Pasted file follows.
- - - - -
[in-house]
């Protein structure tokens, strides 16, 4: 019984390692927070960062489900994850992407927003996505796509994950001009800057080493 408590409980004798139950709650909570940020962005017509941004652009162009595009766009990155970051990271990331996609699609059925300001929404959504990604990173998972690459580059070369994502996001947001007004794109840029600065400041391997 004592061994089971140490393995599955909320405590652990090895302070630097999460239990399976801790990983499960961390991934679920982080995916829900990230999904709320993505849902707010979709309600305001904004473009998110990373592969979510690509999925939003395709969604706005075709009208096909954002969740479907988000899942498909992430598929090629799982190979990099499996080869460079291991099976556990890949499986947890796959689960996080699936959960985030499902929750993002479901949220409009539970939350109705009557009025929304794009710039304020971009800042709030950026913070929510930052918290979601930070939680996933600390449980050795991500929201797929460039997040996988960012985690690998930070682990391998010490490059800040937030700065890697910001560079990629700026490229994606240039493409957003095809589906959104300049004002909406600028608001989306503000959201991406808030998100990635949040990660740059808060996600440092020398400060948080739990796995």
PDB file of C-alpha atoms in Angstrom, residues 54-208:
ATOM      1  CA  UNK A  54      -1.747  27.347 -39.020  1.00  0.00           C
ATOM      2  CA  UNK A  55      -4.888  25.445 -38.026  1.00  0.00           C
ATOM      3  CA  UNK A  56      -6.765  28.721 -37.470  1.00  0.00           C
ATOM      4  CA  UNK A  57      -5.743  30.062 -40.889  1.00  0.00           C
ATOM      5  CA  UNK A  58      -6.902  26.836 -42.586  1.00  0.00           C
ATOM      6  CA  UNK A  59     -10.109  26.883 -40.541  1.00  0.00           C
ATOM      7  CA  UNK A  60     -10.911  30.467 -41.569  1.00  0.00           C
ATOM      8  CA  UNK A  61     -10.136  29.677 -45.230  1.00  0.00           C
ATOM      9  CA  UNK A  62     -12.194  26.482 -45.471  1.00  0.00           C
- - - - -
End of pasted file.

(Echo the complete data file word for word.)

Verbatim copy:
[in-house]
């Protein structure tokens, strides 16, 4: 019984390692927070960062489900994850992407927003996505796509994950001009800057080493 408590409980004798139950709650909570940020962005017509941004652009162009595009766009990155970051990271990331996609699609059925300001929404959504990604990173998972690459580059070369994502996001947001007004794109840029600065400041391997 004592061994089971140490393995599955909320405590652990090895302070630097999460239990399976801790990983499960961390991934679920982080995916829900990230999904709320993505849902707010979709309600305001904004473009998110990373592969979510690509999925939003395709969604706005075709009208096909954002969740479907988000899942498909992430598929090629799982190979990099499996080869460079291991099976556990890949499986947890796959689960996080699936959960985030499902929750993002479901949220409009539970939350109705009557009025929304794009710039304020971009800042709030950026913070929510930052918290979601930070939680996933600390449980050795991500929201797929460039997040996988960012985690690998930070682990391998010490490059800040937030700065890697910001560079990629700026490229994606240039493409957003095809589906959104300049004002909406600028608001989306503000959201991406808030998100990635949040990660740059808060996600440092020398400060948080739990796995």
PDB file of C-alpha atoms in Angstrom, residues 54-208:
ATOM      1  CA  UNK A  54      -1.747  27.347 -39.020  1.00  0.00           C
ATOM      2  CA  UNK A  55      -4.888  25.445 -38.026  1.00  0.00           C
ATOM      3  CA  UNK A  56      -6.765  28.721 -37.470  1.00  0.00           C
ATOM      4  CA  UNK A  57      -5.743  30.062 -40.889  1.00  0.00           C
ATOM      5  CA  UNK A  58      -6.902  26.836 -42.586  1.00  0.00           C
ATOM      6  CA  UNK A  59     -10.109  26.883 -40.541  1.00  0.00           C
ATOM      7  CA  UNK A  60     -10.911  30.467 -41.569  1.00  0.00           C
ATOM      8  CA  UNK A  61     -10.136  29.677 -45.230  1.00  0.00           C
ATOM      9  CA  UNK A  62     -12.194  26.482 -45.471  1.00  0.00           C